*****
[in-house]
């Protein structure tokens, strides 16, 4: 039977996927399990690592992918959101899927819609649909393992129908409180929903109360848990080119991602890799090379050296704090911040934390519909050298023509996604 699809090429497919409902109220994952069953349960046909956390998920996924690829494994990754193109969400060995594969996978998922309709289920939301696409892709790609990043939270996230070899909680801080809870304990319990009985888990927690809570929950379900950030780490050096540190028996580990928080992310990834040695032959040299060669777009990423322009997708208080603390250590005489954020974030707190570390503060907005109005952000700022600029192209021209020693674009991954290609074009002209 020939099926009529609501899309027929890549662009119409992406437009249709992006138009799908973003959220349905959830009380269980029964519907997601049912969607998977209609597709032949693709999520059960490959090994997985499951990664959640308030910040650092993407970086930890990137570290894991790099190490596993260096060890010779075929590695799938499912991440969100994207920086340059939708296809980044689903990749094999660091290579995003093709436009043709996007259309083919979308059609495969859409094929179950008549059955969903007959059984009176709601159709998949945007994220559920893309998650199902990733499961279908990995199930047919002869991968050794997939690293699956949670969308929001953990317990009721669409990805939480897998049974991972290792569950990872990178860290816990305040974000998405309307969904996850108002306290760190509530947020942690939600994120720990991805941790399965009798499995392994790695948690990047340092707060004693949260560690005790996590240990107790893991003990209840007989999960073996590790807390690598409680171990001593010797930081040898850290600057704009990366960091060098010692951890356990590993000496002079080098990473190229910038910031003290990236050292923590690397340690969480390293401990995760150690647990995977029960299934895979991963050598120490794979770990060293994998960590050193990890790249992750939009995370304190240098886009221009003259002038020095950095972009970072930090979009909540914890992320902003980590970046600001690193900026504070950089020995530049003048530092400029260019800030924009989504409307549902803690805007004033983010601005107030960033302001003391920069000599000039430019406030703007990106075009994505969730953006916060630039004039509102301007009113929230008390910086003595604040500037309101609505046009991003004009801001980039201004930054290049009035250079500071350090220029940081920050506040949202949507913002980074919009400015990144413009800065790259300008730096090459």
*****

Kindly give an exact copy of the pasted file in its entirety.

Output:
[in-house]
């Protein structure tokens, strides 16, 4: 039977996927399990690592992918959101899927819609649909393992129908409180929903109360848990080119991602890799090379050296704090911040934390519909050298023509996604 699809090429497919409902109220994952069953349960046909956390998920996924690829494994990754193109969400060995594969996978998922309709289920939301696409892709790609990043939270996230070899909680801080809870304990319990009985888990927690809570929950379900950030780490050096540190028996580990928080992310990834040695032959040299060669777009990423322009997708208080603390250590005489954020974030707190570390503060907005109005952000700022600029192209021209020693674009991954290609074009002209 020939099926009529609501899309027929890549662009119409992406437009249709992006138009799908973003959220349905959830009380269980029964519907997601049912969607998977209609597709032949693709999520059960490959090994997985499951990664959640308030910040650092993407970086930890990137570290894991790099190490596993260096060890010779075929590695799938499912991440969100994207920086340059939708296809980044689903990749094999660091290579995003093709436009043709996007259309083919979308059609495969859409094929179950008549059955969903007959059984009176709601159709998949945007994220559920893309998650199902990733499961279908990995199930047919002869991968050794997939690293699956949670969308929001953990317990009721669409990805939480897998049974991972290792569950990872990178860290816990305040974000998405309307969904996850108002306290760190509530947020942690939600994120720990991805941790399965009798499995392994790695948690990047340092707060004693949260560690005790996590240990107790893991003990209840007989999960073996590790807390690598409680171990001593010797930081040898850290600057704009990366960091060098010692951890356990590993000496002079080098990473190229910038910031003290990236050292923590690397340690969480390293401990995760150690647990995977029960299934895979991963050598120490794979770990060293994998960590050193990890790249992750939009995370304190240098886009221009003259002038020095950095972009970072930090979009909540914890992320902003980590970046600001690193900026504070950089020995530049003048530092400029260019800030924009989504409307549902803690805007004033983010601005107030960033302001003391920069000599000039430019406030703007990106075009994505969730953006916060630039004039509102301007009113929230008390910086003595604040500037309101609505046009991003004009801001980039201004930054290049009035250079500071350090220029940081920050506040949202949507913002980074919009400015990144413009800065790259300008730096090459």